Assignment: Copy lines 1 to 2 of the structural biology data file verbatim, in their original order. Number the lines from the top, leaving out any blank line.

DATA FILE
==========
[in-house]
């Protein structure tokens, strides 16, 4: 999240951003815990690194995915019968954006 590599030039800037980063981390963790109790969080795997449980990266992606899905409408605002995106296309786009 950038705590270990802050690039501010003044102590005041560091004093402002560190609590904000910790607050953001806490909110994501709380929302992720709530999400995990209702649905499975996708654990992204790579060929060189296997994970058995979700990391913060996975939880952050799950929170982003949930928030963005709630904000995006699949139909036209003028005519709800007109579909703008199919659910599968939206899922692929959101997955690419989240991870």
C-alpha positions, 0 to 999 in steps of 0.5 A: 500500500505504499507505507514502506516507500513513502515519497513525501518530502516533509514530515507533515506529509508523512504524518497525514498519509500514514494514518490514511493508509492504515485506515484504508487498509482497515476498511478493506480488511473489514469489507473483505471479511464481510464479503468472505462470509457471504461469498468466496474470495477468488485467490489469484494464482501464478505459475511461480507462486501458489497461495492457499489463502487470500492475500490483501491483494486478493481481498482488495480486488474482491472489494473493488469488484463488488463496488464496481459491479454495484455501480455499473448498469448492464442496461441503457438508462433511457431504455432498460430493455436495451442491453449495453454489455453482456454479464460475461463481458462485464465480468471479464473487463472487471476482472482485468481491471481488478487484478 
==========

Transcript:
[in-house]
């Protein structure tokens, strides 16, 4: 999240951003815990690194995915019968954006 590599030039800037980063981390963790109790969080795997449980990266992606899905409408605002995106296309786009 950038705590270990802050690039501010003044102590005041560091004093402002560190609590904000910790607050953001806490909110994501709380929302992720709530999400995990209702649905499975996708654990992204790579060929060189296997994970058995979700990391913060996975939880952050799950929170982003949930928030963005709630904000995006699949139909036209003028005519709800007109579909703008199919659910599968939206899922692929959101997955690419989240991870």